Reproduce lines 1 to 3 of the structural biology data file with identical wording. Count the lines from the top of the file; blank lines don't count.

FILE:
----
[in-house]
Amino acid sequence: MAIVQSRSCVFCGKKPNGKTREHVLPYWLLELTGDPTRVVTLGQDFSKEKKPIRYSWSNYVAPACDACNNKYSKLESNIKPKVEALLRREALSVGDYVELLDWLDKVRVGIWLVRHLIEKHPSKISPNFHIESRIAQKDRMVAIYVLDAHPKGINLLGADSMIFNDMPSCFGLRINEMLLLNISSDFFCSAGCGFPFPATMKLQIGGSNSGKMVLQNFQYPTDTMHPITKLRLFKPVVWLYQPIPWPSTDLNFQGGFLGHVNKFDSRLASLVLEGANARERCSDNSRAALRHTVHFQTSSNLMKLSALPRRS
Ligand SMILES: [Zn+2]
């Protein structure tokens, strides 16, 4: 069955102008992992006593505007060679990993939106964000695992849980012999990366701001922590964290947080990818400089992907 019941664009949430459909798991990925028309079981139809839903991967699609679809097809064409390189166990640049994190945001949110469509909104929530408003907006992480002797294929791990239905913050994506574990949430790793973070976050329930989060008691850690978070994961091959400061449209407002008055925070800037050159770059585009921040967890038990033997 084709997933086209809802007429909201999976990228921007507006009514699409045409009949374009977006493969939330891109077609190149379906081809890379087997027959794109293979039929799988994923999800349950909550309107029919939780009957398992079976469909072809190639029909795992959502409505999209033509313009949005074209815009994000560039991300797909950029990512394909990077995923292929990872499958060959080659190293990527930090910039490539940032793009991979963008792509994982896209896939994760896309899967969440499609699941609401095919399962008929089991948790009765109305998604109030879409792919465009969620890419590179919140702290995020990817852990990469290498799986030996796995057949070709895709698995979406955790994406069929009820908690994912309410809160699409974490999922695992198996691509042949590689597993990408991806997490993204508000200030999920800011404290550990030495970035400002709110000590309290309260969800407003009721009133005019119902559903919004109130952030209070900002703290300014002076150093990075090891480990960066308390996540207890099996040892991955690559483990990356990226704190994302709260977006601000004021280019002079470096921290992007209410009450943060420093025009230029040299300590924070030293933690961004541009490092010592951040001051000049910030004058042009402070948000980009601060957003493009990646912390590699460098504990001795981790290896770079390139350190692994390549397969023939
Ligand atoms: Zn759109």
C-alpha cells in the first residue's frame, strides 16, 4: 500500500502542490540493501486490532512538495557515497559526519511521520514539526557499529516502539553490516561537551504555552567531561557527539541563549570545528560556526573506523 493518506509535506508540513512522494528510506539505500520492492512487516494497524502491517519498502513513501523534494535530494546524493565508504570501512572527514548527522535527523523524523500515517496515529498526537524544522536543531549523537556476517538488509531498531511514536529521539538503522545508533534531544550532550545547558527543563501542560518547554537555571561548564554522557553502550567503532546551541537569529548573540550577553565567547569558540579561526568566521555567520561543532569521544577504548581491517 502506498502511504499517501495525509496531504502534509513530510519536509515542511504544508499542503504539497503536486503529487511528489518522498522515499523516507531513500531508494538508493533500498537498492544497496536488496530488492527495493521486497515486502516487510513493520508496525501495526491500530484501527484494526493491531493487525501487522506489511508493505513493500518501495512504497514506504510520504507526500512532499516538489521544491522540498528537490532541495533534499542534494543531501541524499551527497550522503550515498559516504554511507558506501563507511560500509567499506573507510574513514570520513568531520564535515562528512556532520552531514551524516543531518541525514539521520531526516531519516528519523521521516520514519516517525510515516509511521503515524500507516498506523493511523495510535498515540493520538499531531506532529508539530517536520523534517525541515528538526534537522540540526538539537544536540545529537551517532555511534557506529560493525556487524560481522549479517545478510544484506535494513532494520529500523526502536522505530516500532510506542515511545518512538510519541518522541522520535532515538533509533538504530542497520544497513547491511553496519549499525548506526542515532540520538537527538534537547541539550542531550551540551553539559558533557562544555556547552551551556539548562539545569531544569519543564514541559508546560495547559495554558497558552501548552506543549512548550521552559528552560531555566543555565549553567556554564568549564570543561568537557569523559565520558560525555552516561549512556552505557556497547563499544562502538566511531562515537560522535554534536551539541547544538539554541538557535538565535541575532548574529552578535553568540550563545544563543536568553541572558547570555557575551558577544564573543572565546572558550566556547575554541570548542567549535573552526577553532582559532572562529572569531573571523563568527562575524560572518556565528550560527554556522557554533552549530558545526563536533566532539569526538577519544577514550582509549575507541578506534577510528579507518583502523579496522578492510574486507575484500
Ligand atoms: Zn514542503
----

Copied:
[in-house]
Amino acid sequence: MAIVQSRSCVFCGKKPNGKTREHVLPYWLLELTGDPTRVVTLGQDFSKEKKPIRYSWSNYVAPACDACNNKYSKLESNIKPKVEALLRREALSVGDYVELLDWLDKVRVGIWLVRHLIEKHPSKISPNFHIESRIAQKDRMVAIYVLDAHPKGINLLGADSMIFNDMPSCFGLRINEMLLLNISSDFFCSAGCGFPFPATMKLQIGGSNSGKMVLQNFQYPTDTMHPITKLRLFKPVVWLYQPIPWPSTDLNFQGGFLGHVNKFDSRLASLVLEGANARERCSDNSRAALRHTVHFQTSSNLMKLSALPRRS
Ligand SMILES: [Zn+2]